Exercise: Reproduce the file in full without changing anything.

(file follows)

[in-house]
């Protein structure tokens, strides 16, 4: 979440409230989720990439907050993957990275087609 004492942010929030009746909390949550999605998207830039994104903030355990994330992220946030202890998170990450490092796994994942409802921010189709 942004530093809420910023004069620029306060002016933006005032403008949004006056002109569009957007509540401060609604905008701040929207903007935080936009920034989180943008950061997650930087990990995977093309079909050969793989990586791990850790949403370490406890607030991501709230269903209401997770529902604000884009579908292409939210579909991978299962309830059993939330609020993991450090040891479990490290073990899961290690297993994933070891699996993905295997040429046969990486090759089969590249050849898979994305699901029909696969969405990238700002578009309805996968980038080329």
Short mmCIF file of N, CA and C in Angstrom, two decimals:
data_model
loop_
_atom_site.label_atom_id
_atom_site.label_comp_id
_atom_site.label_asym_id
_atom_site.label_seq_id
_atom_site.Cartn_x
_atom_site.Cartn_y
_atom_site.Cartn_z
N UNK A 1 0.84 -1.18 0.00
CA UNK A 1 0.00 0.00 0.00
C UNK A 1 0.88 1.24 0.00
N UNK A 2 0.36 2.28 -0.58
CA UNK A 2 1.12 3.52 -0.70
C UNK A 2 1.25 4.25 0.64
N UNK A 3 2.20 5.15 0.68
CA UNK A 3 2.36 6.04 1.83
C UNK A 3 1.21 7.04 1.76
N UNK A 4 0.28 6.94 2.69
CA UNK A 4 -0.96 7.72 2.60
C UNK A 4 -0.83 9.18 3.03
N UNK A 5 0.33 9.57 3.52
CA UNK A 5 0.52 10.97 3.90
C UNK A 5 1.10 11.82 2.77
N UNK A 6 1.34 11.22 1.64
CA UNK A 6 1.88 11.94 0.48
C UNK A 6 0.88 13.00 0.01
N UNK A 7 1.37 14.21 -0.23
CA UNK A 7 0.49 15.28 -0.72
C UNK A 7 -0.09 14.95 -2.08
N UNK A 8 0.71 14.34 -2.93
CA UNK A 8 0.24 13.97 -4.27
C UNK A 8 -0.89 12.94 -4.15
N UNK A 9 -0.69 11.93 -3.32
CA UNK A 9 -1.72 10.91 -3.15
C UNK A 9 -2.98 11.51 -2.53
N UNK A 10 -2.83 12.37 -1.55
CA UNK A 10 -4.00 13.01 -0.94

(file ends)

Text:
[in-house]
């Protein structure tokens, strides 16, 4: 979440409230989720990439907050993957990275087609 004492942010929030009746909390949550999605998207830039994104903030355990994330992220946030202890998170990450490092796994994942409802921010189709 942004530093809420910023004069620029306060002016933006005032403008949004006056002109569009957007509540401060609604905008701040929207903007935080936009920034989180943008950061997650930087990990995977093309079909050969793989990586791990850790949403370490406890607030991501709230269903209401997770529902604000884009579908292409939210579909991978299962309830059993939330609020993991450090040891479990490290073990899961290690297993994933070891699996993905295997040429046969990486090759089969590249050849898979994305699901029909696969969405990238700002578009309805996968980038080329």
Short mmCIF file of N, CA and C in Angstrom, two decimals:
data_model
loop_
_atom_site.label_atom_id
_atom_site.label_comp_id
_atom_site.label_asym_id
_atom_site.label_seq_id
_atom_site.Cartn_x
_atom_site.Cartn_y
_atom_site.Cartn_z
N UNK A 1 0.84 -1.18 0.00
CA UNK A 1 0.00 0.00 0.00
C UNK A 1 0.88 1.24 0.00
N UNK A 2 0.36 2.28 -0.58
CA UNK A 2 1.12 3.52 -0.70
C UNK A 2 1.25 4.25 0.64
N UNK A 3 2.20 5.15 0.68
CA UNK A 3 2.36 6.04 1.83
C UNK A 3 1.21 7.04 1.76
N UNK A 4 0.28 6.94 2.69
CA UNK A 4 -0.96 7.72 2.60
C UNK A 4 -0.83 9.18 3.03
N UNK A 5 0.33 9.57 3.52
CA UNK A 5 0.52 10.97 3.90
C UNK A 5 1.10 11.82 2.77
N UNK A 6 1.34 11.22 1.64
CA UNK A 6 1.88 11.94 0.48
C UNK A 6 0.88 13.00 0.01
N UNK A 7 1.37 14.21 -0.23
CA UNK A 7 0.49 15.28 -0.72
C UNK A 7 -0.09 14.95 -2.08
N UNK A 8 0.71 14.34 -2.93
CA UNK A 8 0.24 13.97 -4.27
C UNK A 8 -0.89 12.94 -4.15
N UNK A 9 -0.69 11.93 -3.32
CA UNK A 9 -1.72 10.91 -3.15
C UNK A 9 -2.98 11.51 -2.53
N UNK A 10 -2.83 12.37 -1.55
CA UNK A 10 -4.00 13.01 -0.94